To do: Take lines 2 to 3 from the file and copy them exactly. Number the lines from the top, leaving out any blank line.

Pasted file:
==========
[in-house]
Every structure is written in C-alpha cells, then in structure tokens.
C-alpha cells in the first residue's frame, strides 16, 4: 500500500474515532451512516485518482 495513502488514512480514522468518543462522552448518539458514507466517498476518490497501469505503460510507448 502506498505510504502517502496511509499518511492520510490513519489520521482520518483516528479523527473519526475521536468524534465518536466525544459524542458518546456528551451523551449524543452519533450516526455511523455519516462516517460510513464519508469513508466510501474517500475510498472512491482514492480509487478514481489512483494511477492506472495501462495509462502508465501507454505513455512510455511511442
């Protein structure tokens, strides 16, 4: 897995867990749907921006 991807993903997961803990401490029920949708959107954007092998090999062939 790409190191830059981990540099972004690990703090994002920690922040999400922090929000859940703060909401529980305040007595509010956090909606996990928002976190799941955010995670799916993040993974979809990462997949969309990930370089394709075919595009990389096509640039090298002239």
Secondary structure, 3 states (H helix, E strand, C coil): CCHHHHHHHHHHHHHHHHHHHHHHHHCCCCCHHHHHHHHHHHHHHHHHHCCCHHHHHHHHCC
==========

Every structure is written in C-alpha cells, then in structure tokens.
C-alpha cells in the first residue's frame, strides 16, 4: 500500500474515532451512516485518482 495513502488514512480514522468518543462522552448518539458514507466517498476518490497501469505503460510507448 502506498505510504502517502496511509499518511492520510490513519489520521482520518483516528479523527473519526475521536468524534465518536466525544459524542458518546456528551451523551449524543452519533450516526455511523455519516462516517460510513464519508469513508466510501474517500475510498472512491482514492480509487478514481489512483494511477492506472495501462495509462502508465501507454505513455512510455511511442